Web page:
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Challenges in teaching business Russian to advanced learners: a case-study


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Abstract

The paper will examine problems associated with teaching Business Russian to Advanced Learners at Regent’s University London and identify appropriate methodology and techniques to address them. According to CEFR for Languages, advanced learners are those who have achieved ‘effective operational proficiency’ (C1) or ‘mastery of proficiency’ (C2). It means that these learners should ‘understand a wide range of demanding longer texts and recognise implicit meaning and also express their ideas fluently and spontaneously’ (C1) or ‘understand virtuously everything heard or read with ease and be able to summarise information from different spoken and written sources’ (C2). Typically, advanced learners of Russian at Regent’s University struggle to fulfil most of the above criteria, for a variety of reasons: (1) students are deemed to have become advanced learners after returning from their SPA (Study Period Abroad) in Russia, but sometimes the SPA has an effect of lowering the students’ overall level of the competence; (2) the ‘advanced learners’ do not properly understand more complex grammatical phenomena and are unable to use complex grammatical constructions, e.g. participles, gerunds, numerals; (3) they fail to acquire political vocabulary, to enable them to understand or summarise political or business news; (4) their speaking skills are inadequate; (5) they generally lack motivation to achieve a genuine advanced level in Russian language; (6) they lack effective strategies to enable them to learn a foreign language in an organised manner; (7) their writing skills are weak, especially for academic and business purposes. The paper will also provide a detailed overview of the grammatical phenomena necessary at this level of language proficiency as well as practical examples of exercises designed to achieve it.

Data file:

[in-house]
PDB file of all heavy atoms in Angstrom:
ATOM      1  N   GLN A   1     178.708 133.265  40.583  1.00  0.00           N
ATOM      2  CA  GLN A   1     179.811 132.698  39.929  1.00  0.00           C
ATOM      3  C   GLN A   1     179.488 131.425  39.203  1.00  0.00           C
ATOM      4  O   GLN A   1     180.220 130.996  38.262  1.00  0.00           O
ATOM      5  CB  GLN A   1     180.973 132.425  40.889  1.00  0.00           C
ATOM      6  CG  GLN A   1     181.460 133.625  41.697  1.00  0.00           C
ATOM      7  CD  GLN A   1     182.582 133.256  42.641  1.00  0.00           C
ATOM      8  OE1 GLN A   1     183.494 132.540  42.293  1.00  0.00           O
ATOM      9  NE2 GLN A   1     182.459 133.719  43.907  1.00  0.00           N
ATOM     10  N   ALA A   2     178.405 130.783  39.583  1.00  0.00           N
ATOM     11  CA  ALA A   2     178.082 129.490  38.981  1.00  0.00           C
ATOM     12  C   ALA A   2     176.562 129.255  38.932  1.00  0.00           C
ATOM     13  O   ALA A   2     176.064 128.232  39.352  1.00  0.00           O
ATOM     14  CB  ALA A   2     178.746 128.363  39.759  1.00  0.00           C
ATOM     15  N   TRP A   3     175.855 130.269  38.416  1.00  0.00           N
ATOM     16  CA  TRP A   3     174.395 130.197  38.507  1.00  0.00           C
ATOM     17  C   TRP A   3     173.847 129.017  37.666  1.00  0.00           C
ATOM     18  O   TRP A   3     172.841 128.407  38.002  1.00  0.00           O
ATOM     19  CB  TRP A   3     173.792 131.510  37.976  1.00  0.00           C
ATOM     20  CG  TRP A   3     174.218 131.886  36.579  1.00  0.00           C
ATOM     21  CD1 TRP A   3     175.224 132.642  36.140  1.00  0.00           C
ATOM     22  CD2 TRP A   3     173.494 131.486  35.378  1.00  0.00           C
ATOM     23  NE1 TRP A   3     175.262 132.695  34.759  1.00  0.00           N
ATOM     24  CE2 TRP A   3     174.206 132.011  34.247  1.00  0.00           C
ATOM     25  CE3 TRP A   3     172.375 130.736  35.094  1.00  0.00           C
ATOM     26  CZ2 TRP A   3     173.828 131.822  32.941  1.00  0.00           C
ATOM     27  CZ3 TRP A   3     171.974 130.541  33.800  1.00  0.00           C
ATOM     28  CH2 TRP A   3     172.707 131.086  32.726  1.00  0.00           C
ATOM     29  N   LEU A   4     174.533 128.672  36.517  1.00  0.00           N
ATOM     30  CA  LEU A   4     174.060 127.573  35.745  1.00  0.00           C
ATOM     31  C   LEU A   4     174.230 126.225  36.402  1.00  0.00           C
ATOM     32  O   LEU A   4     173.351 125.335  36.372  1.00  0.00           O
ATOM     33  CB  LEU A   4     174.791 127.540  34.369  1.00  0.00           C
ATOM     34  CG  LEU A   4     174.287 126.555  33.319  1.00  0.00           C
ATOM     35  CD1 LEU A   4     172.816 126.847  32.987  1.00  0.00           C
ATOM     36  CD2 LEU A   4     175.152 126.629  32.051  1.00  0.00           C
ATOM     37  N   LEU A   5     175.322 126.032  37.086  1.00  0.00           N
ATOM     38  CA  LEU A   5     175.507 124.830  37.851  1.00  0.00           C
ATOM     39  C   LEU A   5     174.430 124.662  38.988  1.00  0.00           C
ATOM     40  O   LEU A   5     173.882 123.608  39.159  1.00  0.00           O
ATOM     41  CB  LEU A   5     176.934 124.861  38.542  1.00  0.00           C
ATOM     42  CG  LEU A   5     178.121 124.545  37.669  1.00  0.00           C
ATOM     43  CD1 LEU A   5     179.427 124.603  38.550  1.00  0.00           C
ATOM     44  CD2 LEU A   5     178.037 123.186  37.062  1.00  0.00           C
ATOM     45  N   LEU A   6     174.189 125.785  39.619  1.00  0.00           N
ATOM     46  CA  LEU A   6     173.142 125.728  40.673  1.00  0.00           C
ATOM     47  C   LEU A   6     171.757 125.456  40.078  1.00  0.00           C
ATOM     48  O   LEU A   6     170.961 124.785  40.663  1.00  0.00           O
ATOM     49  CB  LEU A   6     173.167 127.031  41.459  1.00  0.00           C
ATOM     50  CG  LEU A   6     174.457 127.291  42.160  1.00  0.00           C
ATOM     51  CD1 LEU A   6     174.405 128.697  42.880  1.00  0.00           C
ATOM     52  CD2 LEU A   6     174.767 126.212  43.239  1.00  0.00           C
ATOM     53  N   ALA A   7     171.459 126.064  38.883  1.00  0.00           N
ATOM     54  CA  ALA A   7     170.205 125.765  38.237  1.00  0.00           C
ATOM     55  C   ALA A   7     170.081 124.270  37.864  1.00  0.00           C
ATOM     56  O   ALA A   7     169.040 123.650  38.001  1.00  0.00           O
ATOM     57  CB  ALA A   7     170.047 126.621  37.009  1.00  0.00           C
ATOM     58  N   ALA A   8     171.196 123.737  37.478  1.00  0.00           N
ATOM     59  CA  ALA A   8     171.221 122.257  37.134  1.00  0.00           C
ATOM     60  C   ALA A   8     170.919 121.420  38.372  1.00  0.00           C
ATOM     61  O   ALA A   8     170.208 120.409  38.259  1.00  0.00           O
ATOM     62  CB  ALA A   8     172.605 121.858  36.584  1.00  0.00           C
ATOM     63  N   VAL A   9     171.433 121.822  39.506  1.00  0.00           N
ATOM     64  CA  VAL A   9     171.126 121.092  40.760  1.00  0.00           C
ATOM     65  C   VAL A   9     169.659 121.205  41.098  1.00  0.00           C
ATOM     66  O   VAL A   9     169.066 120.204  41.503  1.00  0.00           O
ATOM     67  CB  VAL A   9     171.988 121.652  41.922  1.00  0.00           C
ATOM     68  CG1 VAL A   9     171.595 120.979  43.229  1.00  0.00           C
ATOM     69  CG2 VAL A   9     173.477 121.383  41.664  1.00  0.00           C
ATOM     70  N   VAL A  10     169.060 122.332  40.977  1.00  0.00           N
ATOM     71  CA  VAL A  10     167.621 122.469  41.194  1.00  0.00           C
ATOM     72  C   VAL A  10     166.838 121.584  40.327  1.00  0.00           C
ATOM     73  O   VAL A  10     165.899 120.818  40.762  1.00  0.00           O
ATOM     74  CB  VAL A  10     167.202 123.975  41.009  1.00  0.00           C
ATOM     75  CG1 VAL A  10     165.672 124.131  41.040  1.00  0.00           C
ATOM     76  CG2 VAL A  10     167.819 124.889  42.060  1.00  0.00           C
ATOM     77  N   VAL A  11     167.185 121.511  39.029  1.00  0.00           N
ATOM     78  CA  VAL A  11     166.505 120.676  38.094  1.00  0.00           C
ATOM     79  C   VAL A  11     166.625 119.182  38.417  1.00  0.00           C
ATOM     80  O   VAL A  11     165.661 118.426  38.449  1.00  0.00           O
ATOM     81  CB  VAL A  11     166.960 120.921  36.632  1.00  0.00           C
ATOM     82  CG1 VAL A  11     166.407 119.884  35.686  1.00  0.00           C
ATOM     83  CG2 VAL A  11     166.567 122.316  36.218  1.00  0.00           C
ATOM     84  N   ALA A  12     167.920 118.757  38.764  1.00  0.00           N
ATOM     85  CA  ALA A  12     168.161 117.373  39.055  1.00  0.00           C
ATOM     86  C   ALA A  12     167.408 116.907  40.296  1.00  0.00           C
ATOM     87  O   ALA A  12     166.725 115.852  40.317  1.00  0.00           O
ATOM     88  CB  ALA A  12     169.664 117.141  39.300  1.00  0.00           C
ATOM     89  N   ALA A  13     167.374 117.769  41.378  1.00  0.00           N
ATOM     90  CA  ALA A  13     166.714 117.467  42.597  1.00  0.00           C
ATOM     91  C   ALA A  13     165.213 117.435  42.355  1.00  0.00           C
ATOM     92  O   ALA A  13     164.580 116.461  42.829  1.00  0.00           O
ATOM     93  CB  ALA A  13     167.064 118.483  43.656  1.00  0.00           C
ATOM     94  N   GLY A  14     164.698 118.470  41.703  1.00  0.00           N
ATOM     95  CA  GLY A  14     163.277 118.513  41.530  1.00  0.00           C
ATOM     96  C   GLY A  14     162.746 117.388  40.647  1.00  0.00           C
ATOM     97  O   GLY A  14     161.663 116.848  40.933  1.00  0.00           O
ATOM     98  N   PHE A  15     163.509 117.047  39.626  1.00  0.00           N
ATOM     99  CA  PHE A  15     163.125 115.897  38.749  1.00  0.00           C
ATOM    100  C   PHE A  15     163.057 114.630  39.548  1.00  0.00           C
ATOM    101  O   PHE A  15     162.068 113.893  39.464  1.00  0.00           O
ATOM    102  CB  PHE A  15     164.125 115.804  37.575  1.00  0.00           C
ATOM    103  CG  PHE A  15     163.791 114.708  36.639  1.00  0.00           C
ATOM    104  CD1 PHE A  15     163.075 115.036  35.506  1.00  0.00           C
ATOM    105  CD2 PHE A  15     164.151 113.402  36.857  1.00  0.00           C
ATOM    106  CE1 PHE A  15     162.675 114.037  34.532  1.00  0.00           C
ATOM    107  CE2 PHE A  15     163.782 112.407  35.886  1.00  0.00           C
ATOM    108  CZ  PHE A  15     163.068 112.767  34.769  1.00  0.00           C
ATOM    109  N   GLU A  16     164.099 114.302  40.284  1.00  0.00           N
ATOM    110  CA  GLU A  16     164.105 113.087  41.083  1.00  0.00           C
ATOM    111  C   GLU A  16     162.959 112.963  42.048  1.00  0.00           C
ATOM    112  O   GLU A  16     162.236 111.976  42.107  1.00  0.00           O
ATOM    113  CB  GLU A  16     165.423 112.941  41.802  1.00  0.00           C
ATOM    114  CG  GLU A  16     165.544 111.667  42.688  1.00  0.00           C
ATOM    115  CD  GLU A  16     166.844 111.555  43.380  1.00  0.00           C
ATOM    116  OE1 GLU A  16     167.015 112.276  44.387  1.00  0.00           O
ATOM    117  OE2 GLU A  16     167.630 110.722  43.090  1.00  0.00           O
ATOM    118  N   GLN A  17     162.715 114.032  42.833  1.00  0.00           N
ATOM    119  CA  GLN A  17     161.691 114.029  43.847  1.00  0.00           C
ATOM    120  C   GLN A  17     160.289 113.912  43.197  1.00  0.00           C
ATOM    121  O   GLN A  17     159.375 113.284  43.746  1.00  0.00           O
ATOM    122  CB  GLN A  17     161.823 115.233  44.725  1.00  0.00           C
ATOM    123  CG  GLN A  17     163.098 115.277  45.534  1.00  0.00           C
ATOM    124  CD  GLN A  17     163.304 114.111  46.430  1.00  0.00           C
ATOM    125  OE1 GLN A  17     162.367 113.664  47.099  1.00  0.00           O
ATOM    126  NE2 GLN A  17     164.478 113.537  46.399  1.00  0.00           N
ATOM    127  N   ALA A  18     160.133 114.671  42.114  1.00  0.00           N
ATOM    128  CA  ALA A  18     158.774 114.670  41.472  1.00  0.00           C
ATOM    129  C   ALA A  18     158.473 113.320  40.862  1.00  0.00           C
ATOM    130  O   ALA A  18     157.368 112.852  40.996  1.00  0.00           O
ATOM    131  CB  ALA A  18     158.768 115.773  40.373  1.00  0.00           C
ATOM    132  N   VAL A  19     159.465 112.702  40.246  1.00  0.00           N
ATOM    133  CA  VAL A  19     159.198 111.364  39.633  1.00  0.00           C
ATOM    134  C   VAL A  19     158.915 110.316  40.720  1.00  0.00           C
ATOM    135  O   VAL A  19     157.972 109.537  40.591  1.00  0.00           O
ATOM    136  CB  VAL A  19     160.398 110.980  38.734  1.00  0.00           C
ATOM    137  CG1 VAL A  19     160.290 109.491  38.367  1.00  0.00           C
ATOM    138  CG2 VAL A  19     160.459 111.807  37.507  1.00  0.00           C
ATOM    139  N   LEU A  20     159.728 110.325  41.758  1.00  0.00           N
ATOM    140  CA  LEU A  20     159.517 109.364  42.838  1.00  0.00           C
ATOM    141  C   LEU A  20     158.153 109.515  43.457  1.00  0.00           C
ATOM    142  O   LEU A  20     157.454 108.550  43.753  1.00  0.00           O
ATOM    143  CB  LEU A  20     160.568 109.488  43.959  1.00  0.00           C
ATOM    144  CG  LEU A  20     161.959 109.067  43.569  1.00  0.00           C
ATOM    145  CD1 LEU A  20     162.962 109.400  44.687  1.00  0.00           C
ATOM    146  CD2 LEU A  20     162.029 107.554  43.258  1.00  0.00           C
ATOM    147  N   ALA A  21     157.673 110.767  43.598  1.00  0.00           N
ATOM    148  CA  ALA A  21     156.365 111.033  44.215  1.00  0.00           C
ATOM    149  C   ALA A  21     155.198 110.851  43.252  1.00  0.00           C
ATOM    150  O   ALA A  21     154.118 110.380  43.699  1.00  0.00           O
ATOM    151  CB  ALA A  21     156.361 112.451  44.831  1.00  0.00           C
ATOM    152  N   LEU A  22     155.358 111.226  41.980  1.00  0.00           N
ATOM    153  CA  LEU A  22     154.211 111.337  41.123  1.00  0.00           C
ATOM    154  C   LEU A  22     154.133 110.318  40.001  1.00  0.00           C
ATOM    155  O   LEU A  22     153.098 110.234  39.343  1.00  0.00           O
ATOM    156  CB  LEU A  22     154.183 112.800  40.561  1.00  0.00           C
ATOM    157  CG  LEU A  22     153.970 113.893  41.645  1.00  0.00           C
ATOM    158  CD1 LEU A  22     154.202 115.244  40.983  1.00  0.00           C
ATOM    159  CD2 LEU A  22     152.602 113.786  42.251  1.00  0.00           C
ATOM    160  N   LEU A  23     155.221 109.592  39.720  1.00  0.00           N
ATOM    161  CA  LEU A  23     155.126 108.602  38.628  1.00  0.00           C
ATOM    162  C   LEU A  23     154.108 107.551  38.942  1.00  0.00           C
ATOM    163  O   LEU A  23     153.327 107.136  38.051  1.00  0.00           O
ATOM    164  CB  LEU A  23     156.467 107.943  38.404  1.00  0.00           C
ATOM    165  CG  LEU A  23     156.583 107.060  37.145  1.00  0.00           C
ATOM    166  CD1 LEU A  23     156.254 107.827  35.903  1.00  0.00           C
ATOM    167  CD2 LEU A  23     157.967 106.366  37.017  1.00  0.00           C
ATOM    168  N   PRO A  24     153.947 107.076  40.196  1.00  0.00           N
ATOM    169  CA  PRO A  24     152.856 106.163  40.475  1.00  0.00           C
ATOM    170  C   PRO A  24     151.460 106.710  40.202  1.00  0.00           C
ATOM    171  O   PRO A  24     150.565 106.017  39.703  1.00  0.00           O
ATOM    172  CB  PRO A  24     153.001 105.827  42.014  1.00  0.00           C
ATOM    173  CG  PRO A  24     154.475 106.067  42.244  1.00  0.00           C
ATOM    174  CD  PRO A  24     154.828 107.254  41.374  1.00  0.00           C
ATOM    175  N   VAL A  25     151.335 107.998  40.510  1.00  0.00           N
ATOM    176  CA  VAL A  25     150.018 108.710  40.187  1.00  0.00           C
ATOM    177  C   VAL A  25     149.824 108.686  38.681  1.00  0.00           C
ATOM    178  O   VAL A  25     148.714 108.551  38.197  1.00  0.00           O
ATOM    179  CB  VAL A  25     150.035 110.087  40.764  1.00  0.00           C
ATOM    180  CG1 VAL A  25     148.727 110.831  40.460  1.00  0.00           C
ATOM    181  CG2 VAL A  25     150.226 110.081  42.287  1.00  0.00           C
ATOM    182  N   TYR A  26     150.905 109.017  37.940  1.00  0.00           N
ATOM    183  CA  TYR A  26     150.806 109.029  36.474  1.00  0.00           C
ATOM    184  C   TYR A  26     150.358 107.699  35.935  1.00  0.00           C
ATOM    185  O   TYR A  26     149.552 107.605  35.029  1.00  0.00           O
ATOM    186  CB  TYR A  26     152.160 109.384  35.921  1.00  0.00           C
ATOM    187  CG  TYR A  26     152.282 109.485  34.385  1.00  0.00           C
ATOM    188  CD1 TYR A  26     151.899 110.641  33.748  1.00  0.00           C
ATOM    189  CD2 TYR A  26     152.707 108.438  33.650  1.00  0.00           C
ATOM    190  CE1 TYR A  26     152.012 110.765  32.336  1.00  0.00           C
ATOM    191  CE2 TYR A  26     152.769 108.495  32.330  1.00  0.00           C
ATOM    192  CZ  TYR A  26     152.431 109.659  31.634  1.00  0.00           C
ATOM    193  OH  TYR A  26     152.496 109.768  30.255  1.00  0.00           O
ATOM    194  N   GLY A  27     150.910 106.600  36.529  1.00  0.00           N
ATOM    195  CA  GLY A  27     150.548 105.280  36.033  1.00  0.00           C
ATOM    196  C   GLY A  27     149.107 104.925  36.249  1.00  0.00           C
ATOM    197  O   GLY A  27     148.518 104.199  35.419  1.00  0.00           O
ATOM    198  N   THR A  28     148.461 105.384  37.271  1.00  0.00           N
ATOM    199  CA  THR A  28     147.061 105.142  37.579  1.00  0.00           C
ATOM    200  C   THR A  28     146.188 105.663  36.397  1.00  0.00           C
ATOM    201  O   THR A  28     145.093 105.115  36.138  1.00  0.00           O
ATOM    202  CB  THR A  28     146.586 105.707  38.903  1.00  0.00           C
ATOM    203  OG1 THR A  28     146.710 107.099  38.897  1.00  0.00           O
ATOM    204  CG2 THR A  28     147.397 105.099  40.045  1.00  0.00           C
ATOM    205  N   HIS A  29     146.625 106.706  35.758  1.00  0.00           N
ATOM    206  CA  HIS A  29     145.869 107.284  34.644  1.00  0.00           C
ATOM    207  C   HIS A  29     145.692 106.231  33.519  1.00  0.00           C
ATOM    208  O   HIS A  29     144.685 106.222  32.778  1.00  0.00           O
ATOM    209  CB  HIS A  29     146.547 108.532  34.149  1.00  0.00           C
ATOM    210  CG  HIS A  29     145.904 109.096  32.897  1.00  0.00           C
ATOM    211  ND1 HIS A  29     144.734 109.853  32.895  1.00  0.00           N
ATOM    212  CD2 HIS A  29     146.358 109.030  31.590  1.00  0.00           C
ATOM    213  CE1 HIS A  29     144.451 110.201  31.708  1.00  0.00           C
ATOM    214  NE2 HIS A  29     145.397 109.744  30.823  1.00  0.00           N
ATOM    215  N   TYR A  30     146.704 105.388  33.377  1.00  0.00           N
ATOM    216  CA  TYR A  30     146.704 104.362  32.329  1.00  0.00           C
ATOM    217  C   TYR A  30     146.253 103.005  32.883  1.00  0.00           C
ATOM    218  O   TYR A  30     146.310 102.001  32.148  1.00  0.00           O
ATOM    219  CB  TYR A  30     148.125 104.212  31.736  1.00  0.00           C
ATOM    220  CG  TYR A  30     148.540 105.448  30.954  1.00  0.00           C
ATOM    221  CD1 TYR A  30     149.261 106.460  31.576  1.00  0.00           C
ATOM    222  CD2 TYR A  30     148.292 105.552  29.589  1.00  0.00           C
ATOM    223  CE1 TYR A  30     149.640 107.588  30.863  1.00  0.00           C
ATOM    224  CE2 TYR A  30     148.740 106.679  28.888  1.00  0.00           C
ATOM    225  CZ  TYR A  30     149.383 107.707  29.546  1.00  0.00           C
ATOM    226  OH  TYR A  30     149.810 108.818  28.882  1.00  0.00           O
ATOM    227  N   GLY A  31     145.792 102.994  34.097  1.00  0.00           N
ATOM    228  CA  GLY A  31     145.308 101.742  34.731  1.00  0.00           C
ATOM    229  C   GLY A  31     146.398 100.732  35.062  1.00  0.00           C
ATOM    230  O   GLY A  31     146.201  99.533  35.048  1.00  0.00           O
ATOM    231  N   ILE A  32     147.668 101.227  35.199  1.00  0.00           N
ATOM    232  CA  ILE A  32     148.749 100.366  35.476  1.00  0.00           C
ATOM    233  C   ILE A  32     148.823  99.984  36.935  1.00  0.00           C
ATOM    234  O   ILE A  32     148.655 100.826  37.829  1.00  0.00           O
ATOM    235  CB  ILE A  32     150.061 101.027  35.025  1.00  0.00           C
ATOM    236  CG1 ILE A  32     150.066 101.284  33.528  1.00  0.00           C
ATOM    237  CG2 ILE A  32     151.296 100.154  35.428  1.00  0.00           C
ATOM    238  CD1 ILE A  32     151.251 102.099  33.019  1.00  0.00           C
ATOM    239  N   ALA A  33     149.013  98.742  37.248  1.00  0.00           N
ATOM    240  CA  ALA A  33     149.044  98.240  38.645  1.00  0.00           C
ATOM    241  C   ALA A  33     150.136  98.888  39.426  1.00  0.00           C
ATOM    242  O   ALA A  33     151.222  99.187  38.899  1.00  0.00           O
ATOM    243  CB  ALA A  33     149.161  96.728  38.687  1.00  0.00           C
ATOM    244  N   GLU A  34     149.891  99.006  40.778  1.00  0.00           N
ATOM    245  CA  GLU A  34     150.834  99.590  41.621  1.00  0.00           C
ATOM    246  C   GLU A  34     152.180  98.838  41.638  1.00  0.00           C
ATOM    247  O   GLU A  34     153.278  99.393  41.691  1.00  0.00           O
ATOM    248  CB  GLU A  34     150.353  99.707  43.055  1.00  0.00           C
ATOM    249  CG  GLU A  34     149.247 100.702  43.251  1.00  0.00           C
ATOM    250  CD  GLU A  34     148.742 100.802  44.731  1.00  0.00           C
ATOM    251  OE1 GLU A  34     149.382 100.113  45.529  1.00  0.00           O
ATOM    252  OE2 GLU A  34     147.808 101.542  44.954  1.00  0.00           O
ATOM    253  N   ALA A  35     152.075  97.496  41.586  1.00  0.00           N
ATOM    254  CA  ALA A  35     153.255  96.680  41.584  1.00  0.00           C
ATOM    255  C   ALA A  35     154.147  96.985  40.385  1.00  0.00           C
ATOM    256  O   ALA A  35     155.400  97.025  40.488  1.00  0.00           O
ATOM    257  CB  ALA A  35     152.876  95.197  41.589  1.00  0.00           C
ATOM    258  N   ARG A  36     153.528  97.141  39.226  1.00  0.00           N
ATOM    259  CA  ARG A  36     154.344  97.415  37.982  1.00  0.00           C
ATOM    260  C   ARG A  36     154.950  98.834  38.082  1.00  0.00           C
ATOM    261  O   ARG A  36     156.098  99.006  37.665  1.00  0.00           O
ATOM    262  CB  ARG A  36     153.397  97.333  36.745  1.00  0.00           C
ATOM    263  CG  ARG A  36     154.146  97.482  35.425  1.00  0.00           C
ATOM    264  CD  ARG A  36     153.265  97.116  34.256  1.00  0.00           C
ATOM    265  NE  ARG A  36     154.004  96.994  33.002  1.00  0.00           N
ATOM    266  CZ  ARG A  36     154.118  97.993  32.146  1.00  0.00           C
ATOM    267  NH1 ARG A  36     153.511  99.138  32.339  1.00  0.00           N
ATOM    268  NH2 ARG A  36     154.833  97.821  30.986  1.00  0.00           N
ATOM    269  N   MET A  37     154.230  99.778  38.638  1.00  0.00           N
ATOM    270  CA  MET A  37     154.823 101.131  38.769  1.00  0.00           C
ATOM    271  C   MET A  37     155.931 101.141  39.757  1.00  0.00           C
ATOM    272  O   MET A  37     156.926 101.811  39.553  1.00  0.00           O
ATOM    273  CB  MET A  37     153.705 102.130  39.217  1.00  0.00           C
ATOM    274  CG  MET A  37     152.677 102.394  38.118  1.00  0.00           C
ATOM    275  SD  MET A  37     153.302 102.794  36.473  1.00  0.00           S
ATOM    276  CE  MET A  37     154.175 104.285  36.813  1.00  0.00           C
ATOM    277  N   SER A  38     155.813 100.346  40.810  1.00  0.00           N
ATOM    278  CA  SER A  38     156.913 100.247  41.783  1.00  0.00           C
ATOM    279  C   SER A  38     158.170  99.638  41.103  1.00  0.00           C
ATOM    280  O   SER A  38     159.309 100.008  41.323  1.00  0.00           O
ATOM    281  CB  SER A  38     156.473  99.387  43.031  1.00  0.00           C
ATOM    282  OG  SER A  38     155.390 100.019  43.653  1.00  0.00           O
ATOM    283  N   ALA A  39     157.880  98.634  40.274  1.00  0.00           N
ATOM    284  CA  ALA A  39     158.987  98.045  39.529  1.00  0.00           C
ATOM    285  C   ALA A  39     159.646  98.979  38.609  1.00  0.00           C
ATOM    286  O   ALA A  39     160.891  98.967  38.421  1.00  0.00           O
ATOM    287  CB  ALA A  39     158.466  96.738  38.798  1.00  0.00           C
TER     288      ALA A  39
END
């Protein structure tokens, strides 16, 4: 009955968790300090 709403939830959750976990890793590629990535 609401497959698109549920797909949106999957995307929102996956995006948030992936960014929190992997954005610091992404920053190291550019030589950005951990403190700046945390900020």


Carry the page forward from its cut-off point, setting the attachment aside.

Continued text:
Keywords

problems, teaching, business, Russian, learners, Regent’s university, London, methodology, techniques

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